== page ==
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Out of Washington – A Portrait

Please note that the names of the people mentioned in this article have been changed. Please note, also, that NoVA is shorthand for Northern Virginia — a region which borders Washington, DC and stewards much of the city’s international diversity.

“I was going to go back to Chicago after finishing my ophthalmology training, but I decided to stay here. It feels more like home.” Dr. Demirdjian looks at me, shrugs his shoulders, and continues our conversationally uplifting examination of my eyes. He talks me through it as though I was a student suffering from test anxiety. There are no right and wrong answers, and though I know this, his encouragement makes me feel sweetly accomplished. At the end of it, he gives me a free pair of contacts, and I leave the office with 20/20 vision.

I go next door and talk to Karina, a young woman who embodies the best of NoVA. Of Malaysian and Guyanese descent, Karina began her studies in ophthalmology in community college, and will shortly be leaving her parents and her hometown to begin a program a couple hundred miles away. “Tuition is not a problem because you can always take out loans,” she tells me matter-of-factly. “It’s the rest of it — but I’m going to go because it’s such a great program.” She answers my questions about blue light and sunlight with the authority of an expert, and with the breezy colloquialisms of NoVA. Giggling our way though my eyeglass order, I let what we share seep into me. Growing up global in and around this little city — a place that belongs to none of us, but functions as a toy town to us all.

I feel absolutely nothing in common with many people here. But on the way home I also lived something else.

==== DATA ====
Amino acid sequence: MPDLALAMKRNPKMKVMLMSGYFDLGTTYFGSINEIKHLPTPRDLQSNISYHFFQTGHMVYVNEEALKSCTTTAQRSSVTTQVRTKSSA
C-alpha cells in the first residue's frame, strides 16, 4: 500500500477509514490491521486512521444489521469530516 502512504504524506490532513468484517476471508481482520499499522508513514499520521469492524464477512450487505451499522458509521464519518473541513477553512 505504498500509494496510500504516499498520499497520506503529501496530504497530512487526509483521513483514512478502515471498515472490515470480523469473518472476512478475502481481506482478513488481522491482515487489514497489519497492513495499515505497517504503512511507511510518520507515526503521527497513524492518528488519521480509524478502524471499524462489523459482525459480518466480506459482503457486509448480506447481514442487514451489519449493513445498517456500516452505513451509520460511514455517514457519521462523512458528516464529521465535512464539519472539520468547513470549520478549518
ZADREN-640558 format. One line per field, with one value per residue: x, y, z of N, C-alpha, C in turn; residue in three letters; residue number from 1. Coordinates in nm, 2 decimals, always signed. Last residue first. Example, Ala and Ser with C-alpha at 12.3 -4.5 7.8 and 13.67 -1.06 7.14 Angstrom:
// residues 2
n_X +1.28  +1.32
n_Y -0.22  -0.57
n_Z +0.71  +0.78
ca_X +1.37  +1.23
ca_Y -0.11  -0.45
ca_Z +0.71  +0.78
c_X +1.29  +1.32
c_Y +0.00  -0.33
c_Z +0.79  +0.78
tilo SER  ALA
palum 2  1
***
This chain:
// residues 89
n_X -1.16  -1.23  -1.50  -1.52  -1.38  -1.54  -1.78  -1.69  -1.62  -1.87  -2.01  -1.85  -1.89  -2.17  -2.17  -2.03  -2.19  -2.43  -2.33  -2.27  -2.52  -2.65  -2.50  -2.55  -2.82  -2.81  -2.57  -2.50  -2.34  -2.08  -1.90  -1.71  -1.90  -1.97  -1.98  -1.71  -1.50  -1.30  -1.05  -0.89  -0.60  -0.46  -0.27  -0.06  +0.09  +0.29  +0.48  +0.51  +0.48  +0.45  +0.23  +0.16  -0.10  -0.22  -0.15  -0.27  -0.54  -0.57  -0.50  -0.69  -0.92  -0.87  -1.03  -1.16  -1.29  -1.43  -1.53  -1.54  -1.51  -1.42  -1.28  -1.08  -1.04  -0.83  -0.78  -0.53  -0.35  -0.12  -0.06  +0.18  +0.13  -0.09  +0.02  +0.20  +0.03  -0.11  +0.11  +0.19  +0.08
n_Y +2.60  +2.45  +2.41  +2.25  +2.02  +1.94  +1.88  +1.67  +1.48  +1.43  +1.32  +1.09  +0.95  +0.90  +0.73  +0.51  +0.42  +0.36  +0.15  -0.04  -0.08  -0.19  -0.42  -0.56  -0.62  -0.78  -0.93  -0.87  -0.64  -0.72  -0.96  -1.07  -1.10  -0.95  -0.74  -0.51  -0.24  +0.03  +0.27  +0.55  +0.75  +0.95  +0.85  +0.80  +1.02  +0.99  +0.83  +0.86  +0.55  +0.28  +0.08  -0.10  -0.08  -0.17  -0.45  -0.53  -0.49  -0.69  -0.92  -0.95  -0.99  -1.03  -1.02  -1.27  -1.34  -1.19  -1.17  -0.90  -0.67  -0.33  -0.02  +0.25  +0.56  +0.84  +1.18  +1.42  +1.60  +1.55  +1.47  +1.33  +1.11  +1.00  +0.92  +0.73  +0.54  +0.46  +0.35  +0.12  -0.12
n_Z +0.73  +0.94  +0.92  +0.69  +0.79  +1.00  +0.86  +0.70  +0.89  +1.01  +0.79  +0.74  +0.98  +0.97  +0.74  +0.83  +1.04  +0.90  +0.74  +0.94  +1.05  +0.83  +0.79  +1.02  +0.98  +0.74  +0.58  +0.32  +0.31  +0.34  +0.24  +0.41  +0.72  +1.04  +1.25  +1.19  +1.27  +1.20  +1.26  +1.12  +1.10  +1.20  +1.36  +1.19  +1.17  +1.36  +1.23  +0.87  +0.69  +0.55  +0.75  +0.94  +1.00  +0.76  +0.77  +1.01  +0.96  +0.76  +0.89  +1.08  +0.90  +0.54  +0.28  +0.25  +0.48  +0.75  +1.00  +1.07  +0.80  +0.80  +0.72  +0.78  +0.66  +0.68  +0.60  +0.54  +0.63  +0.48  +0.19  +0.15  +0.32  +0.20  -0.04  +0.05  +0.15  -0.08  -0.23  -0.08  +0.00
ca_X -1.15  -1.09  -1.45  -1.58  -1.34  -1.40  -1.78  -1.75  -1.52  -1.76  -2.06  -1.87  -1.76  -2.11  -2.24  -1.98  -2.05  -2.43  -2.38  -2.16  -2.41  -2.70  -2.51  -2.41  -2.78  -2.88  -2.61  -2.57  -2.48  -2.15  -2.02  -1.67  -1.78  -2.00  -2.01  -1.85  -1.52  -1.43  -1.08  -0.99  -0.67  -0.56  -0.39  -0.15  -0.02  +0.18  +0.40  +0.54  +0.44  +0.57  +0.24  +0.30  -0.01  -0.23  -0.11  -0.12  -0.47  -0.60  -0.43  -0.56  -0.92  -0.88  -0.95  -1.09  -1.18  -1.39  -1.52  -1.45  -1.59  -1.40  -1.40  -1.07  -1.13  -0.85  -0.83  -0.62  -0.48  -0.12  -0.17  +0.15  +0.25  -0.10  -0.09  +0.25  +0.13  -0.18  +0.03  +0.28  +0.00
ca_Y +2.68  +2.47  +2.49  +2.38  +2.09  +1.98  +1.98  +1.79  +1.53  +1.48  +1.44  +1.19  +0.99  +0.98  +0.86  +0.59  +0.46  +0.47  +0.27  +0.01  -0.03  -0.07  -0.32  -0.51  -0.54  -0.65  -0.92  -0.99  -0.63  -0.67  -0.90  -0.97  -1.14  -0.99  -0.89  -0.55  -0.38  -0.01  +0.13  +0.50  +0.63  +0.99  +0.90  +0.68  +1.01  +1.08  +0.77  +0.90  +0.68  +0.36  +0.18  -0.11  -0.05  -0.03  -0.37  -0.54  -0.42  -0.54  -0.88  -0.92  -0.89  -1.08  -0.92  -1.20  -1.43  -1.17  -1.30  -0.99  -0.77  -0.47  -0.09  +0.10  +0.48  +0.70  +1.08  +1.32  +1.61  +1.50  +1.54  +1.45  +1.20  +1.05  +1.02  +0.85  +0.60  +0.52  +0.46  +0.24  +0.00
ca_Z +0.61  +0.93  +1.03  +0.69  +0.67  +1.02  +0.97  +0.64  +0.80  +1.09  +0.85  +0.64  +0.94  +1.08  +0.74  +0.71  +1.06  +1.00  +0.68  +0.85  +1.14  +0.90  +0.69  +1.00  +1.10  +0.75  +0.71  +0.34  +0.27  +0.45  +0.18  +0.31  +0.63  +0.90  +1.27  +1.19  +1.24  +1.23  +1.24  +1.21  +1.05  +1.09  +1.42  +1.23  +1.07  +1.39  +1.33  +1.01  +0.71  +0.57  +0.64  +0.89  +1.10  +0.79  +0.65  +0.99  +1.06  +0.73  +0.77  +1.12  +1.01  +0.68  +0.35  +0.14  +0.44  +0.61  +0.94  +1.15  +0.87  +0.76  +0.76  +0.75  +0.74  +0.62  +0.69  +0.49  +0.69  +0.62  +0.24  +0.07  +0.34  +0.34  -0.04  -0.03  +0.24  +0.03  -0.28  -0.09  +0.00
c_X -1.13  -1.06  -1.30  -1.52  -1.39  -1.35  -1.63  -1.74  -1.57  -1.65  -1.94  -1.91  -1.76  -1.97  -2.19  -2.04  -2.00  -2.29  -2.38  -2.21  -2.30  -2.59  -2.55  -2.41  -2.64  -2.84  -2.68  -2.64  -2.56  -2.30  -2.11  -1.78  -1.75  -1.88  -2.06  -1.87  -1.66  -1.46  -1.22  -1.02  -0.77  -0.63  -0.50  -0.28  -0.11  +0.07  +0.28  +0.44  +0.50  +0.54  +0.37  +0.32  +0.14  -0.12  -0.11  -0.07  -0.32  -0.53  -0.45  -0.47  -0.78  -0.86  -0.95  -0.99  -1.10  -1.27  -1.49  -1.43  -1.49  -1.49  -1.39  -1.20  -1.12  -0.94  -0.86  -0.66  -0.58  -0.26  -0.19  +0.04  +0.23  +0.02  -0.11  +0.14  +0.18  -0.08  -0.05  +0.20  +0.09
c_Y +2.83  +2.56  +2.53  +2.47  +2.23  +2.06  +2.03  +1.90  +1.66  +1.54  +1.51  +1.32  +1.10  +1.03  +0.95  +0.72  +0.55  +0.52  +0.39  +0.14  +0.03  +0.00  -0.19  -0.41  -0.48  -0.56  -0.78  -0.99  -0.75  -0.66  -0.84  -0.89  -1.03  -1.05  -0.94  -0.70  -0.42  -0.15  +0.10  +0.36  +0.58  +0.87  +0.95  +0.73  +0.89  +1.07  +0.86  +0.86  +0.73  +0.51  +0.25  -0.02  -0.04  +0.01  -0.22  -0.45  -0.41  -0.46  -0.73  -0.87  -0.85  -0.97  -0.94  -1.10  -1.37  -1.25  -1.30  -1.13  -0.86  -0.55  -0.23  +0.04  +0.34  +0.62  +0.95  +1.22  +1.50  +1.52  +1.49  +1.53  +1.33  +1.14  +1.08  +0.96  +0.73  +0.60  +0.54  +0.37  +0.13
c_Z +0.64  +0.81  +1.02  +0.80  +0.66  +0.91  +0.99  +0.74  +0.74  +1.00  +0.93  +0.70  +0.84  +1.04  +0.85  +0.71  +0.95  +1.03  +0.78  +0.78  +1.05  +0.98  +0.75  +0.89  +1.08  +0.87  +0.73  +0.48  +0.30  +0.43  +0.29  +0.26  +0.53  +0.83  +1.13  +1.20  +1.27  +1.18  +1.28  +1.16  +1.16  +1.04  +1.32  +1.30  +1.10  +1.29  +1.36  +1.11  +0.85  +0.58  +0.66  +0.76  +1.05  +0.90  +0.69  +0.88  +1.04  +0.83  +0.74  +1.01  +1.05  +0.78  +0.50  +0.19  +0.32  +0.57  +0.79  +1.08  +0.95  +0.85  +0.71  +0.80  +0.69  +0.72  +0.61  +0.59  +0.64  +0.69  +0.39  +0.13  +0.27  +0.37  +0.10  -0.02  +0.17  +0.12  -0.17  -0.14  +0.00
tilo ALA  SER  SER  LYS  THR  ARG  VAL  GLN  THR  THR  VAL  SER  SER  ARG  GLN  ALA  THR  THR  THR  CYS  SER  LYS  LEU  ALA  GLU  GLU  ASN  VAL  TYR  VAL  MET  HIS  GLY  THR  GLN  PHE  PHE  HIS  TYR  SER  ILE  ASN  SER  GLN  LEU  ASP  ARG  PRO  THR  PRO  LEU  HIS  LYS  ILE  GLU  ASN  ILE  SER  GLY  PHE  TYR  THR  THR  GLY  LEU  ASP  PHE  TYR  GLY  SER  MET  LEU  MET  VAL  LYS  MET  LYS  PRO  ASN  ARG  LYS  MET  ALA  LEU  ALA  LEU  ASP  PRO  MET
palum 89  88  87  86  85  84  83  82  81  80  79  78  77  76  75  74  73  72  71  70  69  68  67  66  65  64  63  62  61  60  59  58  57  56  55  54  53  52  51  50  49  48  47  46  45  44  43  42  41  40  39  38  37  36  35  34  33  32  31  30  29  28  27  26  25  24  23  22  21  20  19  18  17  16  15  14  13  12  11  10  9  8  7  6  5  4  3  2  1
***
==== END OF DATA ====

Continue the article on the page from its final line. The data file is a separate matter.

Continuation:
In NoVA, you pass burkhas and Bollywood, Spanish and Swahili, hookah and horchata, Qurans and crucifixes, without batting an eyelid. Admittedly, this is not a culture that encourages intimacy among strangers, and here, the line between apathy and acceptance is often a fine one. But on the other hand –

I think of my new optometrical (?) friends — the ease with which they embody diversity, and I recognize that this is a human capacity that is not easy to come by. To be neither overawed nor dismissive of “the global” (or, to use my least favorite phrase ever, “the other”), but to greet it like an old friend. Even those of us who live in that globality (or, to use a variation of my least favorite phrase ever, otherness) all the time fail to consider what such a greeting would look like on a social scale. Perhaps NoVA, with its astonishing lack of surprise at its own multiplicity of ethnicities, religions, nationalities, languages, and mixtures of these, has something to teach us.

In some senses, though, this is a region asleep and unaware of the crucible that it is. Perhaps then, we have something to teach it.

“Yeah, this place is nice,” I replied mildly to Dr. Demirdjian. “Very diverse.” He did not reply, and for a moment I worried I’d succumbed to a cliché. Maybe all of his patients commented on NoVA’s diversity, as a shorthand for, “After all, you are here.” I knew first-hand what such tokenism looked and felt like. But by “diversity,” I was referring to the possibility that here in NoVA lie answers, contained in the experience of people from all corners of the globe. Demonstrating that capacity within us, and living by example, is perhaps the shared challenge of those of us who claim this story.

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